1. April 2013. Berlin is home to some of Europe’s best museums, particularly those connected to World War II, The Holocaust and The Berlin Wall. Visit just a few of those sights back to back though and it can all start to get pretty heavy, there’s only so much misery and suffering you can digest before mental and physical tired sets in. A good option then, in the interest of mixing things up, is the unique and quirky DDR Museum. The exhibits here are all about showing typical daily life in socialist East Germany between 1949 and 1990.
2. April 2013. I loved the fact that DDR Museum is a touchy-feely affair with almost everything being interactive. A big part of the museum is comprised of a self-guided walk through the different parts of a typical Platteanbau Apartment. These cheap, prefabricated concrete buildings were thrown up in huge numbers during the 1960s as an answer to Germany’s housing crisis. Inside the individual living spaces it was all plastic, chrome and wood. This is the living room, where… luxury of all luxuries…. there was a color TV!
3. April 2013. The exhibit on East German fashion is brilliant, with some wonderful photographs and glass case displays of actual clothing donated and sold by those who lived through the times. Generally speaking, clothing was typically grey and shapeless with a penchant for uniform stripes or spots. A woman wearing a skirt could be construed as rebellious in some neighborhoods! There’s even a dress up section if you want to get hands on, while at the DDR Museum shop visitors can even walk away with a retro design all of their own.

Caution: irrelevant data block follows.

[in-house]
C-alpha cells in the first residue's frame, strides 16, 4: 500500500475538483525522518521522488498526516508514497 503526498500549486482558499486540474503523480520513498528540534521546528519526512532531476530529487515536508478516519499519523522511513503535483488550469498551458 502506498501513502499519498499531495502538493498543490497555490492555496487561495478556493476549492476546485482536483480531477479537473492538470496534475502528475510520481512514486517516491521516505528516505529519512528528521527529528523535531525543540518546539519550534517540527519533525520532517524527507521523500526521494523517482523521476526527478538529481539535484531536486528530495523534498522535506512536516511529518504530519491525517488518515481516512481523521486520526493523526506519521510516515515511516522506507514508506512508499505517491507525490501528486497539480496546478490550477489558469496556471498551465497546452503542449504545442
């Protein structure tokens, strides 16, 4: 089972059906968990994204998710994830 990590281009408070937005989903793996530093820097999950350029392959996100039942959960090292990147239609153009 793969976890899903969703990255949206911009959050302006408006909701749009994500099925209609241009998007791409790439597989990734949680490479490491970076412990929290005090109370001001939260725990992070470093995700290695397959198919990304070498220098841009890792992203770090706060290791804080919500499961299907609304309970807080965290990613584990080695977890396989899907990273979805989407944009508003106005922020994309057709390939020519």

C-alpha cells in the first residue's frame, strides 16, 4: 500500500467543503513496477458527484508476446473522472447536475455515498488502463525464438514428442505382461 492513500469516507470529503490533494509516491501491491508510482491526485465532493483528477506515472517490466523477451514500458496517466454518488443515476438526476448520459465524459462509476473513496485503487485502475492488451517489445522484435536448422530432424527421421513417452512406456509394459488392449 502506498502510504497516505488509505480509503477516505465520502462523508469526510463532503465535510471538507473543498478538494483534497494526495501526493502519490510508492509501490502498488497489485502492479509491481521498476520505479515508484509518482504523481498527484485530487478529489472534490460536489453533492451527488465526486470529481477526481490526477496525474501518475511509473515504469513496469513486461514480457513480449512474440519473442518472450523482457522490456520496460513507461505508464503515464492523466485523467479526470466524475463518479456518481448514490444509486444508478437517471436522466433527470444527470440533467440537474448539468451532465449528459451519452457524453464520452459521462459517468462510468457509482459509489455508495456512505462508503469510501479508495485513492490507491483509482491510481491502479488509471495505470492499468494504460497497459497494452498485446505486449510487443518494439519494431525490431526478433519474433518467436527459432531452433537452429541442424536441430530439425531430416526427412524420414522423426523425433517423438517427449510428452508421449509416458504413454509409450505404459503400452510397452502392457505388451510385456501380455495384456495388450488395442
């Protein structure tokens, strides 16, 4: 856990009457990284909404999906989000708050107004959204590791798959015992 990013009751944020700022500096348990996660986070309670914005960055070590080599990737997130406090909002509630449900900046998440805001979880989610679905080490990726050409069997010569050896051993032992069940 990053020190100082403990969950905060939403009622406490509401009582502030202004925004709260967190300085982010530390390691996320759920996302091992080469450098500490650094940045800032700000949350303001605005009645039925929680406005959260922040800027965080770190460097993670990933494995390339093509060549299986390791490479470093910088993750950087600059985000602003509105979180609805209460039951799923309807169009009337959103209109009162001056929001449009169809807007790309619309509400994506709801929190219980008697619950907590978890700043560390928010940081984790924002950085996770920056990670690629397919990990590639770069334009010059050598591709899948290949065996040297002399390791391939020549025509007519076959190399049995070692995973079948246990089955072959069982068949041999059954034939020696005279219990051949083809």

4. April 2013. There’s also a section on popular socialist food, medicine and cosmetic products with original pieces of butter, soda, laundry detergent, liquor and skim cream. Amusing at first glance, but less so when you read about the chronic food shortages of the time and that any kind of cosmetic product was seen as an extravagance. The DDR Restaurant meanwhile offers up modern twists on socialist mainstay recipes such as stuffed cabbage in bacon and potatoes with sauerkraut.
5. April 2013. While most of the museum is pleasingly lighthearted in tone, a visit here can’t be made without delving into the murky world of The Stasi, The East German Secret Police and so-called Ministry for State Security that spied on the East German people and had citizen informants all over the place. The DDR Museum paints a sinister picture of how fear and paranoia became a part of daily life. This photo shows the interactive GDR Army wall, with its info on national service, uniforms and military parades. DDR Museum is located at Karl-Liebknecht-Strasse 1 just across the road from Berlin Cathedral. It’s open daily between 10:00-20:00. Walk-in tickets are €10 for adults, €6 for kids. If you dig around online some providers offer admission for as low as €5.50 with a skip the queue option.
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